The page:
Experienced personnel can also benefit from simulators. Whether it’s due to new regulations or the inevitable changes that every industry faces, employees need to keep on top of their craft. Simulation can follow industry quickly and be programmed to incorporate the changes. Experienced personnel can learn the necessary new skills via the simulators. During inclement weather or even between jobs, experienced personnel can make use of the simulators so they stay sharp. They can also turn to the simulators to retrain following incidents.

As previously noted, simulators can be pricey and therefore companies need to put great thought and consideration into the buying process. Carruthers offers a few tips for companies when it comes to selecting a simulator vendor. These include:

  • Consider how many years the vendor has0 been building training solutions. An experienced vendor will be able to offer customer service and ‘know how.’
  • Is simulation their core business?
  • Evaluate the breadth of their solution catalogue. Solutions should have been tested over time. A deep catalogue provides assurance that your future training needs can be met.
  • Do your research. Ask how many clients the company has, and contact three or four clients at minimum.
  • Evaluate their training and support services. Inevitably, companies will have questions about the simulator and will want to make the best use of it. It is only through top-notch training and support services that a company will be able to get the most out of their simulators.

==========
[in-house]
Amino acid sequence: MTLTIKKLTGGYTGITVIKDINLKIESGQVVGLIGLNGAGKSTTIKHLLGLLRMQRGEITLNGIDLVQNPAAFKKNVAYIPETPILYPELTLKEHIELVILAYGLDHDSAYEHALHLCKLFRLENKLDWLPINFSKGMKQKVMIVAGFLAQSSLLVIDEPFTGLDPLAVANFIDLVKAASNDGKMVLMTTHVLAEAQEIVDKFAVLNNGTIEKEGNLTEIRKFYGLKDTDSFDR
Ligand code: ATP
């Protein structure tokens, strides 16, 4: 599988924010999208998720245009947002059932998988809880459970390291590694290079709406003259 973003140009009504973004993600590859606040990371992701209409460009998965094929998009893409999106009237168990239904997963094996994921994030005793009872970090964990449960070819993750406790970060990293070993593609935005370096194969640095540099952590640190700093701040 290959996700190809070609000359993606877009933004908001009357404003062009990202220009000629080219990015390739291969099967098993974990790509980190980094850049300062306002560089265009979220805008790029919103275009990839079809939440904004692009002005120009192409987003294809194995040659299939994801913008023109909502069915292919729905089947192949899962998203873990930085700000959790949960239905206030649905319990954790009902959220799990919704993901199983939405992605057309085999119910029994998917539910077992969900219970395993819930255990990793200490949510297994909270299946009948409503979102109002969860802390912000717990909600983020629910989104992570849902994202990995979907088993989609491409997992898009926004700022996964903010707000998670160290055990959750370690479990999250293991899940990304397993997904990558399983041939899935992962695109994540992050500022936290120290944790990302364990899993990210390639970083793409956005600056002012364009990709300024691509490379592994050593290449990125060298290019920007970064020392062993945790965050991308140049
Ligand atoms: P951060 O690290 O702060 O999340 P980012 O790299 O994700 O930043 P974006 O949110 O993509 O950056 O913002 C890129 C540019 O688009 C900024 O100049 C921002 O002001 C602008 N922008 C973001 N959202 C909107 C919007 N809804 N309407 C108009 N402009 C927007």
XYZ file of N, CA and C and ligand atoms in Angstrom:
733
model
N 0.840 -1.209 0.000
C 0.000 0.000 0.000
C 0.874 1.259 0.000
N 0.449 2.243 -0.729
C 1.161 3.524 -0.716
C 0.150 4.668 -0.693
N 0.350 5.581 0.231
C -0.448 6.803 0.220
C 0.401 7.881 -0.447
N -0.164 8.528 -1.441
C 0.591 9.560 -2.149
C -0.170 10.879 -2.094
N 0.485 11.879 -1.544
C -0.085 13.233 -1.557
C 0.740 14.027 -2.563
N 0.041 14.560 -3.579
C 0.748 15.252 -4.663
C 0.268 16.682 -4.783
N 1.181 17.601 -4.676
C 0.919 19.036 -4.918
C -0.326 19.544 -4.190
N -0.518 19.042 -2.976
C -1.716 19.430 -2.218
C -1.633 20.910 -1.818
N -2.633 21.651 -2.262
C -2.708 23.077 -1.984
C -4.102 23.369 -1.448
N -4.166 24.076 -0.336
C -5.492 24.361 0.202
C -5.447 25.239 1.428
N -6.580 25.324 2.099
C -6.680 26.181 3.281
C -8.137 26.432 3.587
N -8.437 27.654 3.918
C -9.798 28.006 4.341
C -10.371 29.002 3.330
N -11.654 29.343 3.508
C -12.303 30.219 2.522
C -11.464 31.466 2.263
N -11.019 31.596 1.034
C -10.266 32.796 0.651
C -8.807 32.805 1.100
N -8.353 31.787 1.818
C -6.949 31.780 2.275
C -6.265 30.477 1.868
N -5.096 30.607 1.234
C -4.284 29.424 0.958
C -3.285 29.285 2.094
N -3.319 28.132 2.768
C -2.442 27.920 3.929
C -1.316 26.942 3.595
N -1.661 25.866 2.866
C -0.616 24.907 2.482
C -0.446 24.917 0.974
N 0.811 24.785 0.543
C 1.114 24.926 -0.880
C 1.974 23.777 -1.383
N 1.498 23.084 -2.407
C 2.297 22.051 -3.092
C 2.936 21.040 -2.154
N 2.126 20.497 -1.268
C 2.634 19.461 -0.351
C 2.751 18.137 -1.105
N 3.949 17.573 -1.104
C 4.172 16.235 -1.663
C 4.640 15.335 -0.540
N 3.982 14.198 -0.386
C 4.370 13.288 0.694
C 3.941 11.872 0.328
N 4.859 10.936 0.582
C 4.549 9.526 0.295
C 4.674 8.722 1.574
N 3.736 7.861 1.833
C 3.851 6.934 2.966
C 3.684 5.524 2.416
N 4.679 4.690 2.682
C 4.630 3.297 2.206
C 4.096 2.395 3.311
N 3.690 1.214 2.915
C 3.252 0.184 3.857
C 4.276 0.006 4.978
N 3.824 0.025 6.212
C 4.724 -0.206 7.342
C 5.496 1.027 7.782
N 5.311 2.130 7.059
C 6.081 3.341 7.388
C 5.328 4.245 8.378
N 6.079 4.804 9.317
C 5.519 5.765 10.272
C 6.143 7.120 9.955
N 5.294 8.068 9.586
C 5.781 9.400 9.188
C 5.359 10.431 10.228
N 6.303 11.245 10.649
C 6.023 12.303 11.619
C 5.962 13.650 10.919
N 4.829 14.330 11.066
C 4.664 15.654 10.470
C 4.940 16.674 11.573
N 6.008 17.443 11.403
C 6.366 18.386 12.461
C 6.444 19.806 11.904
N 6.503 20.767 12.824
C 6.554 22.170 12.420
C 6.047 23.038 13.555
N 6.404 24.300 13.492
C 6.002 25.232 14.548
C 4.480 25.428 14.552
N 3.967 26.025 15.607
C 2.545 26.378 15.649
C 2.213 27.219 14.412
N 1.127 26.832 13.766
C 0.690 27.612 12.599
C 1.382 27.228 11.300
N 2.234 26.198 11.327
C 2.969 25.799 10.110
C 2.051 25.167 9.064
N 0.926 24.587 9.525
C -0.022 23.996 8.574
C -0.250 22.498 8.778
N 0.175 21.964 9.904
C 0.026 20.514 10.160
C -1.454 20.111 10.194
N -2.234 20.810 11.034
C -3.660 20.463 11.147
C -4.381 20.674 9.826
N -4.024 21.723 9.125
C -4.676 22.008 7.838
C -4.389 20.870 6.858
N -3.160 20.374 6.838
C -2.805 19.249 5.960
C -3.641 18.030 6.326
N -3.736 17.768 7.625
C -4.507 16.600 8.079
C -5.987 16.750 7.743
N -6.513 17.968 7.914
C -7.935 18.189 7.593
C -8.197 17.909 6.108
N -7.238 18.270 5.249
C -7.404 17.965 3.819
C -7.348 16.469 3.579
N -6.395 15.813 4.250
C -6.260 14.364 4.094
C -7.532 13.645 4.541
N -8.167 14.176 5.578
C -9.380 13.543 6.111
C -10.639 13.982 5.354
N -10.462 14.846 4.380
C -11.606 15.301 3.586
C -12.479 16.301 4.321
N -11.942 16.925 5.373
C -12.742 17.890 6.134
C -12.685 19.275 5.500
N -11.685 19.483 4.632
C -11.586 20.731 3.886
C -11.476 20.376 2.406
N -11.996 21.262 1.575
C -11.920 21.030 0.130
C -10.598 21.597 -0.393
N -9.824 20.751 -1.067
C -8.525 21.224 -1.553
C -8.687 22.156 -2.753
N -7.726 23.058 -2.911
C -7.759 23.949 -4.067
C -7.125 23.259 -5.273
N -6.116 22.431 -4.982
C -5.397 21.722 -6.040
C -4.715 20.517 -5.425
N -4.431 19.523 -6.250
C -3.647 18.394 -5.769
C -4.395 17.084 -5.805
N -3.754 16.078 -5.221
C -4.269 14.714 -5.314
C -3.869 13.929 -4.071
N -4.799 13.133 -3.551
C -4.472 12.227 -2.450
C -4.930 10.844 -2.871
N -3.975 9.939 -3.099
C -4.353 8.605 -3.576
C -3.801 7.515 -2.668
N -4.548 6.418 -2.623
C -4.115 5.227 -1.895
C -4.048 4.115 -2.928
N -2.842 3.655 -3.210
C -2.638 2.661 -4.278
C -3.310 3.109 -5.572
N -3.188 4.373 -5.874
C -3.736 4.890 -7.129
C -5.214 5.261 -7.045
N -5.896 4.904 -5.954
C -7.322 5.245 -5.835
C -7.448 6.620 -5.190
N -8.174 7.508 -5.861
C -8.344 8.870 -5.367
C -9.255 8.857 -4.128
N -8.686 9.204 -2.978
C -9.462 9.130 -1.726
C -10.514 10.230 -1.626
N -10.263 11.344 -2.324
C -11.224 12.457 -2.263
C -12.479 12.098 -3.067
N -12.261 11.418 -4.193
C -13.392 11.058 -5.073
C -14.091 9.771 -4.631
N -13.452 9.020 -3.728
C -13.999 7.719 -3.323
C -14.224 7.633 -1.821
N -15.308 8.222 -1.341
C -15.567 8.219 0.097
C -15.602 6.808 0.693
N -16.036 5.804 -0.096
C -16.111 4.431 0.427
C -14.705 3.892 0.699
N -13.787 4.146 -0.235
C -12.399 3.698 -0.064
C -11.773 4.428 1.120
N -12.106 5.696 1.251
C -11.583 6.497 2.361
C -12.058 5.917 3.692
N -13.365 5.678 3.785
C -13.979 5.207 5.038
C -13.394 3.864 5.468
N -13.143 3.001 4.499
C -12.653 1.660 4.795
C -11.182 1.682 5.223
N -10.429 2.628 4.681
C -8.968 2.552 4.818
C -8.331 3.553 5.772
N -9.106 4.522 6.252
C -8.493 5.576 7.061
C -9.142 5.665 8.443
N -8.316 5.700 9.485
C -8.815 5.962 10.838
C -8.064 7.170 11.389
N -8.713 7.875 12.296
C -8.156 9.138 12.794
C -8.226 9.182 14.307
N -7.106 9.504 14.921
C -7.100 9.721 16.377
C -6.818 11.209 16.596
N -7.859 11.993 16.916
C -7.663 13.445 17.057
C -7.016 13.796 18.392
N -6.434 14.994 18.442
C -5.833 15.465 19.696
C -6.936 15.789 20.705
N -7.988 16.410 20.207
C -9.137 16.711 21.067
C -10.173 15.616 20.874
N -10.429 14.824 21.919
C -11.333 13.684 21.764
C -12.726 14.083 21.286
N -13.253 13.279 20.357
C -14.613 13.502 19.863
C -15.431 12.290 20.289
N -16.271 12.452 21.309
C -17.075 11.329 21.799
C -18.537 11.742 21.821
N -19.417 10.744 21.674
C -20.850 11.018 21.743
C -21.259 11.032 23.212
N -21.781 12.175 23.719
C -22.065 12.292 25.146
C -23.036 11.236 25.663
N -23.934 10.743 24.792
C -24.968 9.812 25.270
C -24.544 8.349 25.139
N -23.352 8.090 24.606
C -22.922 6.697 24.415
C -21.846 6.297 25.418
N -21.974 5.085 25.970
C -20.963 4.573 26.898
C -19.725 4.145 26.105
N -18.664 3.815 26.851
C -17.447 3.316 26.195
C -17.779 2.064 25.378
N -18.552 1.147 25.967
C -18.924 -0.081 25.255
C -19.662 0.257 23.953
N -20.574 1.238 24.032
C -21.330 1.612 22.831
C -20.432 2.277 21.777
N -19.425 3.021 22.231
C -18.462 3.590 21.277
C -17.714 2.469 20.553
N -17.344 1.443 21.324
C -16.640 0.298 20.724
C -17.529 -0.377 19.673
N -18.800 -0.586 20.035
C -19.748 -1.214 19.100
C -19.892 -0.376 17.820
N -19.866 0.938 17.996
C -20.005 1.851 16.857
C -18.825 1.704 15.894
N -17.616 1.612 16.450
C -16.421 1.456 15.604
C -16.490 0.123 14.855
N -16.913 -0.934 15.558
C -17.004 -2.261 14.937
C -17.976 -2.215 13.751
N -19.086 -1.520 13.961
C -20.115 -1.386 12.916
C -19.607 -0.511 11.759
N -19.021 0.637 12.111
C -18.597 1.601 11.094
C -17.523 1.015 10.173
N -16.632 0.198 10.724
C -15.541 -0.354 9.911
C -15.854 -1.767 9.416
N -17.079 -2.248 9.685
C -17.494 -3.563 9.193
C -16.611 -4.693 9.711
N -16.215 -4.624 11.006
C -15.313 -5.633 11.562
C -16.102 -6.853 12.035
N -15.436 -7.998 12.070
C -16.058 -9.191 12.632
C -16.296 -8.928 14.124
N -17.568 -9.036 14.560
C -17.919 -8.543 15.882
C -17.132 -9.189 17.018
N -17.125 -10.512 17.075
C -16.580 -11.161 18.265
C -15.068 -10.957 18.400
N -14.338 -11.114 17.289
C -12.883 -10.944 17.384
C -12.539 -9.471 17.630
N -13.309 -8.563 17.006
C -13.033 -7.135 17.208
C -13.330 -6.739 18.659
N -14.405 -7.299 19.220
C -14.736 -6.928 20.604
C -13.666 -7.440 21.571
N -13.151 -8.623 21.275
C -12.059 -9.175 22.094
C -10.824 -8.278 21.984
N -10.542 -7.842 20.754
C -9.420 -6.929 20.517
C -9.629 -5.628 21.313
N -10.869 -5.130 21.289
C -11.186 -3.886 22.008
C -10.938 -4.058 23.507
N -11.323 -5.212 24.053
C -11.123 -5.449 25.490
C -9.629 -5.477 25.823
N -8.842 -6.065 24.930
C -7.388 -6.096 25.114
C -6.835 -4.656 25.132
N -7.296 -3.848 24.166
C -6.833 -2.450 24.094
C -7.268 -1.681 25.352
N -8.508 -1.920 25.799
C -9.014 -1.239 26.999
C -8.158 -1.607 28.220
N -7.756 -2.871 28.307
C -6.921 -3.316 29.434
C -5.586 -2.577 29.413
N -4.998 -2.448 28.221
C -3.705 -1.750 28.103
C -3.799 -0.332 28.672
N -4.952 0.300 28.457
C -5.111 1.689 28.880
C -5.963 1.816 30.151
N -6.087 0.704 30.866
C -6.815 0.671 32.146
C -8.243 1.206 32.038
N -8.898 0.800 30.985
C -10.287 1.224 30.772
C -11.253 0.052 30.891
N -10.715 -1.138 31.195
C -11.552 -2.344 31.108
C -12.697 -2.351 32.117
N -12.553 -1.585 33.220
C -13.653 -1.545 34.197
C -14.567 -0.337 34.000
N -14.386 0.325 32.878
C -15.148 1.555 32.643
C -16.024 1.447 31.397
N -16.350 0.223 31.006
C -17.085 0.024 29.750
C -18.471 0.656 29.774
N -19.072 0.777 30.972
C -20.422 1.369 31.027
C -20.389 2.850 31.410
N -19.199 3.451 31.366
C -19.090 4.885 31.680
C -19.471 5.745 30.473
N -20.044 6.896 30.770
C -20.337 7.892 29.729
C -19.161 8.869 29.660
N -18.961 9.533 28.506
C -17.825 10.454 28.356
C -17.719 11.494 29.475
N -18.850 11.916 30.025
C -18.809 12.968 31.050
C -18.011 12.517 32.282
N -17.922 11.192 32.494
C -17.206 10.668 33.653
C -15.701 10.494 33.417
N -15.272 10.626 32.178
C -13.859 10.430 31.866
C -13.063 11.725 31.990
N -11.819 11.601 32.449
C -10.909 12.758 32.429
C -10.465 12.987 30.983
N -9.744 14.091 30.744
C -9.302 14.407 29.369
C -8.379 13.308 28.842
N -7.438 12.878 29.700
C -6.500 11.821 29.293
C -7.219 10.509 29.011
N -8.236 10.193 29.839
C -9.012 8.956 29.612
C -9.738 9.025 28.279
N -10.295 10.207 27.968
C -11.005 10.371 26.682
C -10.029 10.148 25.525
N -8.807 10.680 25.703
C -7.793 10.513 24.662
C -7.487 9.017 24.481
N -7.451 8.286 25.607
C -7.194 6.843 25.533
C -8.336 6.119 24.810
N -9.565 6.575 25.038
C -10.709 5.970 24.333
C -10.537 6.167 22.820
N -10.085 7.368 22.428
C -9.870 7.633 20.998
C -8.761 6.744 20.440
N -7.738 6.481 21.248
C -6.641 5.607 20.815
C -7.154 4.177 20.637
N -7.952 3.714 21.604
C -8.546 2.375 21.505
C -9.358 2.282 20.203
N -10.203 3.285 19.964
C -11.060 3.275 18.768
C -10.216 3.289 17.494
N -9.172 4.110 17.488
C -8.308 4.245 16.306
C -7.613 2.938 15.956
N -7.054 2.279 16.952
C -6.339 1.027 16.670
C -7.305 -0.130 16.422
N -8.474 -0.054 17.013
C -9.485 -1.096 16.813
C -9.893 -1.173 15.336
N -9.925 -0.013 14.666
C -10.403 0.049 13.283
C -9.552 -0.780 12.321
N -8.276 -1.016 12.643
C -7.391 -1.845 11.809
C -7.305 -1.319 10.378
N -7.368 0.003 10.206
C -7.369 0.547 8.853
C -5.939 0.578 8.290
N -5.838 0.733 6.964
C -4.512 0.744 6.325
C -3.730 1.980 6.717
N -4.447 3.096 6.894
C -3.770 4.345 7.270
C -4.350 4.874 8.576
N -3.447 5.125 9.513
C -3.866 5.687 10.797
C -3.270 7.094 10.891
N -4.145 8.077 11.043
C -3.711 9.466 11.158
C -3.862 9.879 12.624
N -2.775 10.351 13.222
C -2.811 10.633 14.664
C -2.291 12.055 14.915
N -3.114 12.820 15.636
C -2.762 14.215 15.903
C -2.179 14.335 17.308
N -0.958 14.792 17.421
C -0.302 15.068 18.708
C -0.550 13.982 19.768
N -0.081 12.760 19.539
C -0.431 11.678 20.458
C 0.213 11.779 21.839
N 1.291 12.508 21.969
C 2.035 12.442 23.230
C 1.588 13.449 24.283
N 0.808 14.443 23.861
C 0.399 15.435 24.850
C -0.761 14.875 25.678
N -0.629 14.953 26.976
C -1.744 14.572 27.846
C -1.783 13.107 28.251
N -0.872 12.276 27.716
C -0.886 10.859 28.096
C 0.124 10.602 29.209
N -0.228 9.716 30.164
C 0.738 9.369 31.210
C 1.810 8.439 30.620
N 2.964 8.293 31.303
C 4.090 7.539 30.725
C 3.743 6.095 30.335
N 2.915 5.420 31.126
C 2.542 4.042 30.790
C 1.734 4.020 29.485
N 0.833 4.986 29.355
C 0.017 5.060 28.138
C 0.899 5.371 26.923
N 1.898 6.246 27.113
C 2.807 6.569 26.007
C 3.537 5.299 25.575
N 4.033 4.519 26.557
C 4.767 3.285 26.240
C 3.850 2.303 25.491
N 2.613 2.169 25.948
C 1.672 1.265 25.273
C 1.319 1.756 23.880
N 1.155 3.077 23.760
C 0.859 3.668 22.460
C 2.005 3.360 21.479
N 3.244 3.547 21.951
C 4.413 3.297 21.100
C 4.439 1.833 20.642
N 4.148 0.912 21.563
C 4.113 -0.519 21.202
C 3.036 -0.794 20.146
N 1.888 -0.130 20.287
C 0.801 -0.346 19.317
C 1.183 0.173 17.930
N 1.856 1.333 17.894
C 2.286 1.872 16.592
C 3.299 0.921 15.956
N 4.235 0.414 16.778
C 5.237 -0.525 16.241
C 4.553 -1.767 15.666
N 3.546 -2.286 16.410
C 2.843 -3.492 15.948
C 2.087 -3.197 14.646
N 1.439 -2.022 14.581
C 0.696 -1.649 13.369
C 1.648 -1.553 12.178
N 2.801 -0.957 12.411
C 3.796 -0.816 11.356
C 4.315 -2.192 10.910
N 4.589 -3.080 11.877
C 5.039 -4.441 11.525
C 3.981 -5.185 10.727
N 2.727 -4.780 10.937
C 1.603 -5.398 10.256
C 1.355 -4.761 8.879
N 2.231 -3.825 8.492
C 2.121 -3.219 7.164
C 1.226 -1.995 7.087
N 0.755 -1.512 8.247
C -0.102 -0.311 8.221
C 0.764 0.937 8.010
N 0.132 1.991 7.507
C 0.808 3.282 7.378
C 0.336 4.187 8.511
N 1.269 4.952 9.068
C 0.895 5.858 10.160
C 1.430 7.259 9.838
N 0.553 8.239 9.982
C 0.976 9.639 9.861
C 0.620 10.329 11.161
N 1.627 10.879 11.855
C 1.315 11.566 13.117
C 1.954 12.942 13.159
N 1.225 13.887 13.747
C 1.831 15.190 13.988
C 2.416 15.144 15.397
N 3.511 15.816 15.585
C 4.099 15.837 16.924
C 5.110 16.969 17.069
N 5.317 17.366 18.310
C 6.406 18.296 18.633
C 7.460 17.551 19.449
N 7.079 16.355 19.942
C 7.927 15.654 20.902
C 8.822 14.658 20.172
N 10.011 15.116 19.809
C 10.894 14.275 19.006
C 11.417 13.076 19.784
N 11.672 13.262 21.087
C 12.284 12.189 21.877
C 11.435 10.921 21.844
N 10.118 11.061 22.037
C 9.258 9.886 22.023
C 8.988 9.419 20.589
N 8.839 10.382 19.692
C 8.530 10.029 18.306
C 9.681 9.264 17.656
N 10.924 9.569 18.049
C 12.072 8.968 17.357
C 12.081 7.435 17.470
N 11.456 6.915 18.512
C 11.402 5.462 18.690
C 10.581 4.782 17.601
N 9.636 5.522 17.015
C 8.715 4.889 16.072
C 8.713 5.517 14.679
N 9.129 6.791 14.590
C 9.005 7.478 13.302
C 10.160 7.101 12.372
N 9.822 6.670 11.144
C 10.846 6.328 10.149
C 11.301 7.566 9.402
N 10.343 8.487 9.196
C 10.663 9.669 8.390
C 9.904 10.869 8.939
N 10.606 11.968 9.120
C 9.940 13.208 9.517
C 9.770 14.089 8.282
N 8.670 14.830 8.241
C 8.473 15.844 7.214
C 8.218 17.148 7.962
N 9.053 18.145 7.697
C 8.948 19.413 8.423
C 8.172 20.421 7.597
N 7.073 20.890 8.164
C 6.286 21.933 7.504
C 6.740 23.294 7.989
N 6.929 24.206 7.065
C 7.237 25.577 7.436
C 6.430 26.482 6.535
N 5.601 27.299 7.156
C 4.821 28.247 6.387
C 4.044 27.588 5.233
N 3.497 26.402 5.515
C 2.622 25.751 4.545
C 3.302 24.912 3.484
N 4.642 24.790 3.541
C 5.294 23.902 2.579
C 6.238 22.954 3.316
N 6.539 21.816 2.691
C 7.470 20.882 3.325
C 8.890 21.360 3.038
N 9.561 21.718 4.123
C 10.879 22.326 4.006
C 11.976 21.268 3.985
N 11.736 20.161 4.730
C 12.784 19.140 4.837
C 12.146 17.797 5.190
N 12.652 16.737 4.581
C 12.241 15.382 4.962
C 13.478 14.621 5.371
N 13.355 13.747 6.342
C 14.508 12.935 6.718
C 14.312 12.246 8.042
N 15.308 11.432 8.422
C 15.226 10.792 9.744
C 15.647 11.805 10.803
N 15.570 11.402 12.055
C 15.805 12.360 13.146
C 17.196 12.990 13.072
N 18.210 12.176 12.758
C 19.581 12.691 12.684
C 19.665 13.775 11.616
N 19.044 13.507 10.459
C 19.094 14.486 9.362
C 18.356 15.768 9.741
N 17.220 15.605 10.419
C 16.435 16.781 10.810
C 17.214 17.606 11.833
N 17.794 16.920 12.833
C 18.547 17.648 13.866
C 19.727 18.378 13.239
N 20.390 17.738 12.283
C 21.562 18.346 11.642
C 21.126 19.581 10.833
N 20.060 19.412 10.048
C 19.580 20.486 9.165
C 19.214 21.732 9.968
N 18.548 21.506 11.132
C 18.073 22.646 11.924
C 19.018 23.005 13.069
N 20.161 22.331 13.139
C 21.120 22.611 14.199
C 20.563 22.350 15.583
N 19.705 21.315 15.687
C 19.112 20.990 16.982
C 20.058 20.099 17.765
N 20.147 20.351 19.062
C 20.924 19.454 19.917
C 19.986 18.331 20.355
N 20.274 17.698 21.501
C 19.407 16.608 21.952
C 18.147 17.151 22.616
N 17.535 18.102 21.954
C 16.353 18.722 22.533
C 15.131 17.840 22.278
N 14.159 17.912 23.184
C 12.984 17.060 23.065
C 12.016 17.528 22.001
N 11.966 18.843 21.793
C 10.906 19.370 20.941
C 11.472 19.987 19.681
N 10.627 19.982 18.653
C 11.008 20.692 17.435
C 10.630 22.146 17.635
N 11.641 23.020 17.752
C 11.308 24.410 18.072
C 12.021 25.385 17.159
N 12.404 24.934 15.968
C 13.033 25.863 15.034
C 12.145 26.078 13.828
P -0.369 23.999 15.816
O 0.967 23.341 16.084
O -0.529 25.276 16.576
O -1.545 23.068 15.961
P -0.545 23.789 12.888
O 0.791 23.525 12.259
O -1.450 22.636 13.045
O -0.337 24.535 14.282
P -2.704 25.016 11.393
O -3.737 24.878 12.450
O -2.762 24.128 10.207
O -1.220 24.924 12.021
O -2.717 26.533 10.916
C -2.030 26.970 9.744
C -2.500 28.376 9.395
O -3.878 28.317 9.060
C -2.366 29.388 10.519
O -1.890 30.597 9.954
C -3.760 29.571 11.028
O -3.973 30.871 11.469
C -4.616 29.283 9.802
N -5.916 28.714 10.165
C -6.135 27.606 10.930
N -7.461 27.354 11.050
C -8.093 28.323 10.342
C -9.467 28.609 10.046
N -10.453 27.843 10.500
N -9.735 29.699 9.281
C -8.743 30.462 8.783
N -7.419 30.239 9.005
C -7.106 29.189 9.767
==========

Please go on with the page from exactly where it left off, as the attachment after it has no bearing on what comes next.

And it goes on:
While picking a good vendor is essential to maximizing a company’s experience with a simulator, a company needs to consider its own needs before they start the whole process. Below are 10 questions Carruthers suggests companies should ask before they purchase a simulator.

  1. What are our simulation goals?
  2. What are we going to measure?
  3. Do our experienced operators agree that the simulation is accurate enough to develop real skills?
  4. Does the simulator take trainees from beginner to real worksite scenarios?
  5. Can instructors introduce faults and emergency scenarios?
  6. How many machines can I train on today?
  7. Do the training exercises come with lifting/worksite plans?
  8. Do trainees obtain a false sense of competency through “easy wins”?
  9. What reporting options are available?
  10. Is the solution robust enough to last at least 5 years?

Carruthers offers one final tip for those in the market for a simulator: try the simulator yourself. According to Carruthers, a five-minute demo is rarely enough to give you a sense of how suitable the simulator is for your trainers and trainees. He says, “Before you make an investment, test your solution with a trusted, qualified operator, and over an extended period of time — if possible, spend as much time on the simulator as your trainees will be spending.” Carruthers recommends a minimum of two hours.

Simulators offer construction companies value on many levels. Before investing in a simulator, companies need to carefully plan out what they want and find a vendor that works for them. Doing so will enable them to train their employees and have them job ready when they step on a work site.

Carruthers emphasizes that the new generation of machine operators are “becoming closer to pilots than the older generation of operators when everything was manual.” Like everything else in the world, technology is impacting the construction world. A company could make use of its simulator as a marketing tool to indicate to its clients, and potential clients, that they are a high tech outfit.